Wednesday, January 16, 2008

DQNews: Continued nose-dive for Southland home sales

Before I forget to tell you, Los Angeles Business Journal pulled a fast one on me and published its monthly home sale data in the January 7 issue. I was not expecting them to release the data so soon and did not think to check the news rack for it. Since I never got a hard copy of that issue, I won't be able to report their data. Sorry about that.

DQNews reports in this January 15 story that December 2007 Southland home sales were dismal. Sales were up 0.5% from November (whoop dee do), but down 45.3% from December 2006. Is that a nose-dive or what?

Here are the ugly numbers. We are seeing double-digit declines in sales volume and prices across all counties.

Southland          Sold     Sold     %YOY    Median $    Median $   %YOY
County             Dec-06   Dec-07   Chg     Dec-06      Dec-07     Chg
Los Angeles        8,479    4,430   -47.8%   $525,000    $470,000  -10.5%
Orange             2,985    1,731   -42.0%   $630,000    $565,000  -10.3%
Riverside          4,542    2,503   -44.9%   $432,000    $355,500  -17.8%
San Bernardino     3,357    1,518   -54.8%   $370,000    $315,000  -14.9%
San Diego          3,823    2,468   -35.4%   $495,000    $430,000  -13.1%
Ventura            1,023      590   -42.3%   $590,500    $525,000  -11.0%
SOUTHLAND         24,209   13,240   -45.3%   $490,000    $425,000  -13.3%

One DataQuick analyst observes, "It is like any anybody who can, is waiting this thing out. We won't know what really has been going on until things have settled down and we can look back." So now the analysts now claim that they can't forecast with such a "lousy basis" in the numbers. Hmm, it was easy to forecast that the market would keep going up while the numbers were going up. Is it so hard to forecast that numbers might continue to decline?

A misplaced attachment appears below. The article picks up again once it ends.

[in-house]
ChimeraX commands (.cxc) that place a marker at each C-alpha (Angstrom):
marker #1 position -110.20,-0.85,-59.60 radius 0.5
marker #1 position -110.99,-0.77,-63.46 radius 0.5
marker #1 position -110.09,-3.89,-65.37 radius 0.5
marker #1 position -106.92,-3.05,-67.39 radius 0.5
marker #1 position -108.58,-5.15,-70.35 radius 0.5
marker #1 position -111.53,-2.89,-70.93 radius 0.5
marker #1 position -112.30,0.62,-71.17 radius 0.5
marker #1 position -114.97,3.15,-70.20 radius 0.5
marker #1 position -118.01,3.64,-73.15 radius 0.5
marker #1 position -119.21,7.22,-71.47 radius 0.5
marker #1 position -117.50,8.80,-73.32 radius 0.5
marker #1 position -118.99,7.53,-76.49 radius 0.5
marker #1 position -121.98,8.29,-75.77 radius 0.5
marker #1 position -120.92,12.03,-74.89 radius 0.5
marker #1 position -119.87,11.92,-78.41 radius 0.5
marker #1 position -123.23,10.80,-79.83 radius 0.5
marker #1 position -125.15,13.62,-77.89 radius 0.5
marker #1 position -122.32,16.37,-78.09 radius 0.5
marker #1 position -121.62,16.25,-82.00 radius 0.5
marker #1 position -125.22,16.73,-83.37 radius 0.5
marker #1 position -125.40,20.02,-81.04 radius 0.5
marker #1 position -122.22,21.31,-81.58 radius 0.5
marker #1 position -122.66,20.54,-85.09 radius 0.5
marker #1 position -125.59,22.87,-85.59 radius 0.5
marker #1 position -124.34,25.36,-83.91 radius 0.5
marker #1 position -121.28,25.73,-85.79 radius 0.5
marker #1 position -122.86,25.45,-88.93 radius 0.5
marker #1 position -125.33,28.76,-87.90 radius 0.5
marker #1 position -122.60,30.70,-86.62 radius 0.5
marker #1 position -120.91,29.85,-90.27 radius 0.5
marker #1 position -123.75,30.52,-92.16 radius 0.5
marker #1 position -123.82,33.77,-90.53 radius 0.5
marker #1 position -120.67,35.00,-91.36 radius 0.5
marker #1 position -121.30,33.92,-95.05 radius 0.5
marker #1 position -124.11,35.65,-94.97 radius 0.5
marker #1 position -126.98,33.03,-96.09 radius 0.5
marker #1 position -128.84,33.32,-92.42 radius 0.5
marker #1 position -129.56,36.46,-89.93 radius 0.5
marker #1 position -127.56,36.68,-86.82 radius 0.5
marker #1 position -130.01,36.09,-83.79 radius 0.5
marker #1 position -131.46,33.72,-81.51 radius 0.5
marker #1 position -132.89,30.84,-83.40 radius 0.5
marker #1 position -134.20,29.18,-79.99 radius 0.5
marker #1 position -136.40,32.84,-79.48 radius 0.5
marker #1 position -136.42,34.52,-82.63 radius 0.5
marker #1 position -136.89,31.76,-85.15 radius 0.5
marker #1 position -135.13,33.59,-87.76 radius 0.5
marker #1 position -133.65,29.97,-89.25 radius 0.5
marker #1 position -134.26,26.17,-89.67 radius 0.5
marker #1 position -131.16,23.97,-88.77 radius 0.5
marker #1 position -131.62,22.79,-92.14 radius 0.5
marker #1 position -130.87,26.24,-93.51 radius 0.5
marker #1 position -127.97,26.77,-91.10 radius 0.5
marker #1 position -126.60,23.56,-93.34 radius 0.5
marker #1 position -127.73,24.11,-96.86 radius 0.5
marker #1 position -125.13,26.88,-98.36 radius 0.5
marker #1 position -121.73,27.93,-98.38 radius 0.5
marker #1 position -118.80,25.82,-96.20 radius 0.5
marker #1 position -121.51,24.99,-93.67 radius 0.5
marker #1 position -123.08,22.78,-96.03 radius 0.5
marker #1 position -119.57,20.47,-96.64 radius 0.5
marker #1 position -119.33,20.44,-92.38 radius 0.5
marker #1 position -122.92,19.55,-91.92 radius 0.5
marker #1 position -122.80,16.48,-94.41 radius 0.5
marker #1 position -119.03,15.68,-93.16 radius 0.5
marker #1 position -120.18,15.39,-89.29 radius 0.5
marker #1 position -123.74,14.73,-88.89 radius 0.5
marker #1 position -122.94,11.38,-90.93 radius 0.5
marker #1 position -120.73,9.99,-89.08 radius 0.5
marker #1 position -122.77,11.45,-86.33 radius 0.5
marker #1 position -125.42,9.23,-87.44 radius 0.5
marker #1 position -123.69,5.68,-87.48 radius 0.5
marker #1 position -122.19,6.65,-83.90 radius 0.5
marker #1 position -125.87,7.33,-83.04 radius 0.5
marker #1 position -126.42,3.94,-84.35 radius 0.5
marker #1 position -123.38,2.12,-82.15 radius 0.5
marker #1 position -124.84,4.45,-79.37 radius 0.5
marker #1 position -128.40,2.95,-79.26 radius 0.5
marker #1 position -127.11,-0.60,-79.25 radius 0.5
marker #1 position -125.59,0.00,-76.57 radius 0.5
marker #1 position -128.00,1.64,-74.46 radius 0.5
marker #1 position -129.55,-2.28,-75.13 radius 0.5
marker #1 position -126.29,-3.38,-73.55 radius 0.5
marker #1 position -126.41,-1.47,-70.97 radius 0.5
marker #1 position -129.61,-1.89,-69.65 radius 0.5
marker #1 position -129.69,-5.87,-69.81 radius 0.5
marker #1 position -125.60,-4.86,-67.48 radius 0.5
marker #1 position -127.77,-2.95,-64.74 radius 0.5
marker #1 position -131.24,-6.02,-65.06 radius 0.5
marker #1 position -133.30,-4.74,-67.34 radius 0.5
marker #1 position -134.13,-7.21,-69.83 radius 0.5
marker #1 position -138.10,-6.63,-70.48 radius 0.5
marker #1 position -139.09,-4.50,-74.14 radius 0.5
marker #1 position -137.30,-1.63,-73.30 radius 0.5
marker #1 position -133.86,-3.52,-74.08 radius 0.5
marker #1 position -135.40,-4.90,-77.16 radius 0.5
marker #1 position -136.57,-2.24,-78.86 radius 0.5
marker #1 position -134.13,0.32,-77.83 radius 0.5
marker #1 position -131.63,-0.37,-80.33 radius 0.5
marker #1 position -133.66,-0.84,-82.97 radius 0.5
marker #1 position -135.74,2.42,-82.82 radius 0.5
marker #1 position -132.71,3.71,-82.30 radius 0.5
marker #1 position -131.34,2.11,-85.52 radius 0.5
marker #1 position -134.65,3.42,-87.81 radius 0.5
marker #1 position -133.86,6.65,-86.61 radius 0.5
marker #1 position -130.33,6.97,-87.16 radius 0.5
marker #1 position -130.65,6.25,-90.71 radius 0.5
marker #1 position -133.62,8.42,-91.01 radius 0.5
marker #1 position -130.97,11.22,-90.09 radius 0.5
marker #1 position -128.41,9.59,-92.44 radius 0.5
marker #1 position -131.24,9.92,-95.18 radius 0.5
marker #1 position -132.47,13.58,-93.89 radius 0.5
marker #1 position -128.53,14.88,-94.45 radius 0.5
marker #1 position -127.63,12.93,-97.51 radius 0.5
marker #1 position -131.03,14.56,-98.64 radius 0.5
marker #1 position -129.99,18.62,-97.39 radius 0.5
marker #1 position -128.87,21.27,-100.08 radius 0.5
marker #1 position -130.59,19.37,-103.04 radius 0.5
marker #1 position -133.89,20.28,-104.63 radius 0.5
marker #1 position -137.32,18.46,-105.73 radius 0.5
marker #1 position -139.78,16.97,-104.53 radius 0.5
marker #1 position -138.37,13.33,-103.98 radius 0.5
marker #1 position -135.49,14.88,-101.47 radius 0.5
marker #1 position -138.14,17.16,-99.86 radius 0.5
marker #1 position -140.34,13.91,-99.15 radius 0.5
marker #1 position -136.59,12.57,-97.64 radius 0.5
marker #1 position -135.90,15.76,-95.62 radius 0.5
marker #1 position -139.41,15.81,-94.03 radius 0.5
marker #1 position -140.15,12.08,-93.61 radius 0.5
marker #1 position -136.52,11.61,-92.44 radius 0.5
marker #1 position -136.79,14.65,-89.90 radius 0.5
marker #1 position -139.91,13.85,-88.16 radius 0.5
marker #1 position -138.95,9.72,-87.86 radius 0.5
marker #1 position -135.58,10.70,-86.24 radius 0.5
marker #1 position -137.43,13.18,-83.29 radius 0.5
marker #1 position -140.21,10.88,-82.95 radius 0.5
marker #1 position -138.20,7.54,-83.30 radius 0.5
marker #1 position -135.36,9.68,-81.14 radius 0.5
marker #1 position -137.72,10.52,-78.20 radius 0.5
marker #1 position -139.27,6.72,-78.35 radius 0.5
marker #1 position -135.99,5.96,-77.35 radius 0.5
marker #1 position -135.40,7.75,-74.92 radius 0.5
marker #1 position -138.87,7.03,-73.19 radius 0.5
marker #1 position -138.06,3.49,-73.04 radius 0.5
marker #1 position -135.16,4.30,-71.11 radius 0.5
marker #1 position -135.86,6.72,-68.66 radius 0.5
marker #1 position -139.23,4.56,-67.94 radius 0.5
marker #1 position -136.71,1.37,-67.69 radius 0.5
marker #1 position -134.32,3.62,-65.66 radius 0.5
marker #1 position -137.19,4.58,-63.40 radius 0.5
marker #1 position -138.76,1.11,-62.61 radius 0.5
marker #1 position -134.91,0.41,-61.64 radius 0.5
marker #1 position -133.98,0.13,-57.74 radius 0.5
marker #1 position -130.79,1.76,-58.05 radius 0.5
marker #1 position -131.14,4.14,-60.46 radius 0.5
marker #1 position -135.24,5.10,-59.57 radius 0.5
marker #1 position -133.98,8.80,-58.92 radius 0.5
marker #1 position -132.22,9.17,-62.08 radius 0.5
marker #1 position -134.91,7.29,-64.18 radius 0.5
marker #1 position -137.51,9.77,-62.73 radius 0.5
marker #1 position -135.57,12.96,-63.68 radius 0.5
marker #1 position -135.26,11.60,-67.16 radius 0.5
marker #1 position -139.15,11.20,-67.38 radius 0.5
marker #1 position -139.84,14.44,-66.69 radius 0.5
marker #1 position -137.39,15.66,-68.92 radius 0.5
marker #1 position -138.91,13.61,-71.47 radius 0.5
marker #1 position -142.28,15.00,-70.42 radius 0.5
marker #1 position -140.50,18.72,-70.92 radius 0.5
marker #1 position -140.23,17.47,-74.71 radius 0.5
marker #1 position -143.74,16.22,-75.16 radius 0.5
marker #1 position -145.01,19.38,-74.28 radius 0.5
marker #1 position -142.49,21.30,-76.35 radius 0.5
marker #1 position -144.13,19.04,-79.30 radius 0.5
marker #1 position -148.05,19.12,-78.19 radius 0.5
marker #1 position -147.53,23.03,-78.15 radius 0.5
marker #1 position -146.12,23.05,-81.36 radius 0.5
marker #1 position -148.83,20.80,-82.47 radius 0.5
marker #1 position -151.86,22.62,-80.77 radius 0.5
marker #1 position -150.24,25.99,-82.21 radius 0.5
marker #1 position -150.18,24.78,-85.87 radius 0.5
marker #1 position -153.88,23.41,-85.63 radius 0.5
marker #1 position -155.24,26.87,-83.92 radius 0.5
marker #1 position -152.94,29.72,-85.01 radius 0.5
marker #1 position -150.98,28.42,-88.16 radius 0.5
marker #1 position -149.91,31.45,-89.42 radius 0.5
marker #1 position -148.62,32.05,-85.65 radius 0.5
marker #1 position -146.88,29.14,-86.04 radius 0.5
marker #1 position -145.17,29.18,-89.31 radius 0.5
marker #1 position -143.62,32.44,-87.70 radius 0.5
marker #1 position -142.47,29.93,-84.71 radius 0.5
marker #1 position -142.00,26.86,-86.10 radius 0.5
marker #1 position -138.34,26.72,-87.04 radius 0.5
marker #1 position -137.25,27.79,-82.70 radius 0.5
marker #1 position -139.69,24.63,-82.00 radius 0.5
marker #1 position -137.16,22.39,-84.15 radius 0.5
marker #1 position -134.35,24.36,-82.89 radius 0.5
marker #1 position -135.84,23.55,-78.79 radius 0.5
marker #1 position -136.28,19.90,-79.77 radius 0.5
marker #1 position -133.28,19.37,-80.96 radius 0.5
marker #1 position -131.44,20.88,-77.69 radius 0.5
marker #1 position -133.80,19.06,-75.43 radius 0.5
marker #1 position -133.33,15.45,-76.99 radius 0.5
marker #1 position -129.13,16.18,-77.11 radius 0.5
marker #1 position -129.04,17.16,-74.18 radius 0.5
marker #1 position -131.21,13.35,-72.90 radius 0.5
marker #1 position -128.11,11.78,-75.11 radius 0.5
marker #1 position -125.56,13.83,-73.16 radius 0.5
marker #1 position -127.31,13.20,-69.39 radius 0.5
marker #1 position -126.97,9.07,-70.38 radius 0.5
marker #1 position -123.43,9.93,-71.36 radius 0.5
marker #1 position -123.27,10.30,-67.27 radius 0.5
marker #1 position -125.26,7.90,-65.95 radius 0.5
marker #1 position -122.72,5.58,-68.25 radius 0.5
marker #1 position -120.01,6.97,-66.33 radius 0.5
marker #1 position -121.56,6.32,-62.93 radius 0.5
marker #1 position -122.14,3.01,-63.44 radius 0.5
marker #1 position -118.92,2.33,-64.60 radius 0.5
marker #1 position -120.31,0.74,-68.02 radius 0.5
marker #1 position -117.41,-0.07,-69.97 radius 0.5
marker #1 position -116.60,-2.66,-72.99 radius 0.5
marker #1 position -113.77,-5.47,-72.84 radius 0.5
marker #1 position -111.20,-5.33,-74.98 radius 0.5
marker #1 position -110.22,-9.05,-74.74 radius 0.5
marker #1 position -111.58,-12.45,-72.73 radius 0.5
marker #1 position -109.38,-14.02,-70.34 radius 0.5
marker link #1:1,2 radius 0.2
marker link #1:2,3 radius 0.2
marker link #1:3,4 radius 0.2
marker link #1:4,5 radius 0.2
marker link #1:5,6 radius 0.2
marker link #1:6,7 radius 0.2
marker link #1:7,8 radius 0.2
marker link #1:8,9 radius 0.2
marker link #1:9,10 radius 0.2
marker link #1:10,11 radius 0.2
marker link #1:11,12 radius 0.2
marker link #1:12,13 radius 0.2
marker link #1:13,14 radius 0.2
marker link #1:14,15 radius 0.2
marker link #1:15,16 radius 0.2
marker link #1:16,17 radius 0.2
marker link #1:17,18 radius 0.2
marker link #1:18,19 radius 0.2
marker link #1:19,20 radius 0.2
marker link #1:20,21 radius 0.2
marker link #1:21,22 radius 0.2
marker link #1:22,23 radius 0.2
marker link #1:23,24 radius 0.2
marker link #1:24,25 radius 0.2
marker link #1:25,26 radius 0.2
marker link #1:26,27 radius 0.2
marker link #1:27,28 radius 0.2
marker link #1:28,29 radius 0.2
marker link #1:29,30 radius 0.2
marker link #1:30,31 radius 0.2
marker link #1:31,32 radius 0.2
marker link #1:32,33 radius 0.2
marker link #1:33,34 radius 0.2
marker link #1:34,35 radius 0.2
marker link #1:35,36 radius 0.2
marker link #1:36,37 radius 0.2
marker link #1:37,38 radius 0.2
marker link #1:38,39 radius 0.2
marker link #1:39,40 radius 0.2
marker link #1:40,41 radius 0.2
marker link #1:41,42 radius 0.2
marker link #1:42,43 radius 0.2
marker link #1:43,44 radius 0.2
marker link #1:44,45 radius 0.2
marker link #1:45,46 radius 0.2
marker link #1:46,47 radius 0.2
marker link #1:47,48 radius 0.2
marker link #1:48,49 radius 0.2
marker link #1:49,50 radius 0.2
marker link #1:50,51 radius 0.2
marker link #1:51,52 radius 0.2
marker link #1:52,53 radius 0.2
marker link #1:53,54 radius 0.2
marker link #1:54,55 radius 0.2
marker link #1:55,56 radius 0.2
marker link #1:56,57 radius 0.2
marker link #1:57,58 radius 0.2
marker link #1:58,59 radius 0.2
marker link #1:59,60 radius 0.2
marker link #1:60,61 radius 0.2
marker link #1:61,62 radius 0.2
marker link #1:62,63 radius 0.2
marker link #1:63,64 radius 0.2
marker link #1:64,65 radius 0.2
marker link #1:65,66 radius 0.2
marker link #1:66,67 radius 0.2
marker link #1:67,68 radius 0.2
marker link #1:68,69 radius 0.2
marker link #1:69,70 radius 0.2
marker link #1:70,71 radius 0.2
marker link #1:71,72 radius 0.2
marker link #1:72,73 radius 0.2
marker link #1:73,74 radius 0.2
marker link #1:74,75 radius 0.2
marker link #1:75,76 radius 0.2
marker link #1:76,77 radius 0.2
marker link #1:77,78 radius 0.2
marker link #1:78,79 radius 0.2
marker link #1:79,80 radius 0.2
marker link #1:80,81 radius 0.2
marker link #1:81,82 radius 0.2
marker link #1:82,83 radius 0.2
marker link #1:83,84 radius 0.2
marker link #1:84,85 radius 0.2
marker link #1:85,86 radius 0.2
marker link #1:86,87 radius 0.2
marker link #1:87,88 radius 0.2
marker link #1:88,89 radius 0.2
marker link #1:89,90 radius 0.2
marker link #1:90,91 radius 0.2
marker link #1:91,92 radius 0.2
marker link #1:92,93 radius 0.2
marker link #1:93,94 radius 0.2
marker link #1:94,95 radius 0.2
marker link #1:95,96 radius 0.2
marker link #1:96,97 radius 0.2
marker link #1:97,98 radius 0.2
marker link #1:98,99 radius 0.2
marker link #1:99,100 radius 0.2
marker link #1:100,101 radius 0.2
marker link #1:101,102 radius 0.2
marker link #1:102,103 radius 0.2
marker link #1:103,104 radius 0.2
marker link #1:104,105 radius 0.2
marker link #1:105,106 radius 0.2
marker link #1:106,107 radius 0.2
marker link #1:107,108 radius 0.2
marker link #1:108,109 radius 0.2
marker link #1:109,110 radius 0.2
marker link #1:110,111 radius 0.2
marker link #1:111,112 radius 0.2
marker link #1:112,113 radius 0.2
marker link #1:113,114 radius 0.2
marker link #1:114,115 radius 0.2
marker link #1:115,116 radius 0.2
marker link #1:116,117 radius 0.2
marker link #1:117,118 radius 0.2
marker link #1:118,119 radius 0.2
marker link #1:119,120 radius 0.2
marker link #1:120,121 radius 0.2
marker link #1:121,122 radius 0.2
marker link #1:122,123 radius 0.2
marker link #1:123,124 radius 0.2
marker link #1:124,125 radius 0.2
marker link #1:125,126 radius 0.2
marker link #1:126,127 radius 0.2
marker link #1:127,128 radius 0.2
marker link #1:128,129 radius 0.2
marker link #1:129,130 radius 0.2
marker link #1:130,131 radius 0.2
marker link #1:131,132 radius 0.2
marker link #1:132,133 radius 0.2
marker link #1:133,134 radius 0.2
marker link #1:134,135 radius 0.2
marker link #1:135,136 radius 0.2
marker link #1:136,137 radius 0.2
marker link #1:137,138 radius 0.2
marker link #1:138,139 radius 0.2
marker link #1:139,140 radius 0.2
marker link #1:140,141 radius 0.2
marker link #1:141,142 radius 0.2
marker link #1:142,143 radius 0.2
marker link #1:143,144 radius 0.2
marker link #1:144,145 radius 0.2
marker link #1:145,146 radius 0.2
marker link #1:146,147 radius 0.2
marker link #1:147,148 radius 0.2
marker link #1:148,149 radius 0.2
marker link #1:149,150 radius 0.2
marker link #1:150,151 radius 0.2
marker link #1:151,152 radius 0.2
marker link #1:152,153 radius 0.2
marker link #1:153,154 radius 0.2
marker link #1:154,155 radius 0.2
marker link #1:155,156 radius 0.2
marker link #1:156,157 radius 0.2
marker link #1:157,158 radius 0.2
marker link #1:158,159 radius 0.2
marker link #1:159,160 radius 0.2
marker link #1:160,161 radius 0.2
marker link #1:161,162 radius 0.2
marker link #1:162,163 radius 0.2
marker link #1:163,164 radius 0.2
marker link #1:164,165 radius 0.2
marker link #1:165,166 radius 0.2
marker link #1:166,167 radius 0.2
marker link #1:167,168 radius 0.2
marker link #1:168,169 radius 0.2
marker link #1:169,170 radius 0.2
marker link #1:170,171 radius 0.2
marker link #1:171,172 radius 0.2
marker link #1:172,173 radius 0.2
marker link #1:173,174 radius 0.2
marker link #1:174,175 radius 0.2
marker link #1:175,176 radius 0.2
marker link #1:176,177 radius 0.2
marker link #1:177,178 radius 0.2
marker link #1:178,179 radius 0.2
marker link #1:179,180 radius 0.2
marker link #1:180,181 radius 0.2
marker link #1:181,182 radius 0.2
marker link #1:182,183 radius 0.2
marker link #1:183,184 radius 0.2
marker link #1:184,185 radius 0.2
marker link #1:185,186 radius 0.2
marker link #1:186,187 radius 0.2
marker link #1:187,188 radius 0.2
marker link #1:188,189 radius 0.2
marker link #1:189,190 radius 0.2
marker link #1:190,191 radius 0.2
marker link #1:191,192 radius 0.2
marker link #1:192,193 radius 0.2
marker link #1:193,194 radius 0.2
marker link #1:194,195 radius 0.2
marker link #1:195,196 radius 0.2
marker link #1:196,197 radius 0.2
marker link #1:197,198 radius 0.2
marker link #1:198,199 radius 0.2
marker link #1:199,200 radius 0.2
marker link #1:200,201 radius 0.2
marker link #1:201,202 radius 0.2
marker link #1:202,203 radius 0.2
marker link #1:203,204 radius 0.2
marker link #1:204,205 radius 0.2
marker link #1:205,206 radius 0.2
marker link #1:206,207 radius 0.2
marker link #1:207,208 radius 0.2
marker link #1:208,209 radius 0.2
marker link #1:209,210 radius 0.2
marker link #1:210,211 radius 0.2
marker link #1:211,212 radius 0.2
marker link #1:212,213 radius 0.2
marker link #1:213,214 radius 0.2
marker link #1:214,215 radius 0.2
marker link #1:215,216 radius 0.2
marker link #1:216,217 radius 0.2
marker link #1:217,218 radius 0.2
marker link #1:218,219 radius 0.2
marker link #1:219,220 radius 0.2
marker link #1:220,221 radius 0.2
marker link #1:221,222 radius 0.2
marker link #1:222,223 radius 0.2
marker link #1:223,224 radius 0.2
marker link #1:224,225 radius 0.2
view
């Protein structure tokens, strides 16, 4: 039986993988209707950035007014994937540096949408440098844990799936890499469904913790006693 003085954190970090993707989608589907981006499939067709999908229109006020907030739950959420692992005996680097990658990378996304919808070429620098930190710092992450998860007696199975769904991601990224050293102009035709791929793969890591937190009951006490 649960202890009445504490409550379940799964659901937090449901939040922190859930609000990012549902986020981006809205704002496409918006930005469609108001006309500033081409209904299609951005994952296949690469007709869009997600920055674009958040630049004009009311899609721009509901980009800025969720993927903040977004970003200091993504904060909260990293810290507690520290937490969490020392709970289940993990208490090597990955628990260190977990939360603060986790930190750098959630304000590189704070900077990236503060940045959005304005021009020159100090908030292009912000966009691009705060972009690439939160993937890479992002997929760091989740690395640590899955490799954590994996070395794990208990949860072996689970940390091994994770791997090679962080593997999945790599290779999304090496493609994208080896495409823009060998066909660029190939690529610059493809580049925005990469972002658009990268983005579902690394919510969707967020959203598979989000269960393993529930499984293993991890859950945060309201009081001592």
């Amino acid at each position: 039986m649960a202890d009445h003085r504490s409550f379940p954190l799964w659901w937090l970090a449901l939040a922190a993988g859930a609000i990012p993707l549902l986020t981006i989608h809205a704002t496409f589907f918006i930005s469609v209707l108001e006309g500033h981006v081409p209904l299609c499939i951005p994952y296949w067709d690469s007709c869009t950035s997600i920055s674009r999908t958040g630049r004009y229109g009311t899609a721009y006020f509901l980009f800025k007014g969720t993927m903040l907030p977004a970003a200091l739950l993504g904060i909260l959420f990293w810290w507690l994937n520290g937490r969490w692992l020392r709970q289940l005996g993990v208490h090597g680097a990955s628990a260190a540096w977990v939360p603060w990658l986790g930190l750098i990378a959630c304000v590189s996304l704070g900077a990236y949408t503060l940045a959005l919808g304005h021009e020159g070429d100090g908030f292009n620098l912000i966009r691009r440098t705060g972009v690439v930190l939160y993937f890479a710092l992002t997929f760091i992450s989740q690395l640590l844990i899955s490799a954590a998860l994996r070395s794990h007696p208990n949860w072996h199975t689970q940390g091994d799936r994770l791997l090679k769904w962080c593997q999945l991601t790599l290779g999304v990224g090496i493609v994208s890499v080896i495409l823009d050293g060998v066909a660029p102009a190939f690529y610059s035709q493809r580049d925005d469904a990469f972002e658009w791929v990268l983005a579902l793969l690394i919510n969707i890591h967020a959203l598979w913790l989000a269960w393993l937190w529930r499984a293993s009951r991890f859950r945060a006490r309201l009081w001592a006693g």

The median Southland home price has nearly reached the February 2005 price of $420,000. The $505,000 median peak was reached in the spring and summer of 2007. Jumbo loan financing is now about 22% of the Southland market, compared to almost 40% before the credit crunch.

DataQuick reports that down payment sizes are stable. Flipping rates are stable and non-owner-occupied housing activity is edging up. They interpret this as a positive sign but I see that as simply not enough people having gotten burned yet.

The DataQuick analyst may have a point about the difficulty of forecasting. I've said it here a few times that things have looked so bad in November and December that the market is probably due for a bounce, although a dead-cat one. Mortgage applications bounced big-time the first week of the new year. Beach city sales, too, seemed to recover somewhat. We'll have to wait and see how much the markets recover this spring selling season.


Blogger Rob Dawg said...

There won't be a Spring Season. That is so 2006. This isn't the same market with different variables plugged in. This is a permanently changed market. No more list in April so the kids can settle in at their new schools. And what? The frakin' weather? "Hon, lets not shop for that $1.2m stucco box because the wind is over 20 mph."

Funny: the turing test to post is" owemy."

4:21 PM, January 16, 2008  
Blogger hopeful?hopeless? said...

i just saw the "zestimate" for the house we are renting in south redondo for our 2bd 1ba 900(haha)sq ft "shack" listed at $820,000!!!!!!! i want to throw up! who is able to buy here? we make really decent money and can barely afford a home in old torrance according to these prices!!! is the south bay ever going to have realistic prices? the people i know who live here are not millionaires? is there some secret to buying houses here that i don't know about? are they giving money away somewhere?

9:30 PM, January 16, 2008  

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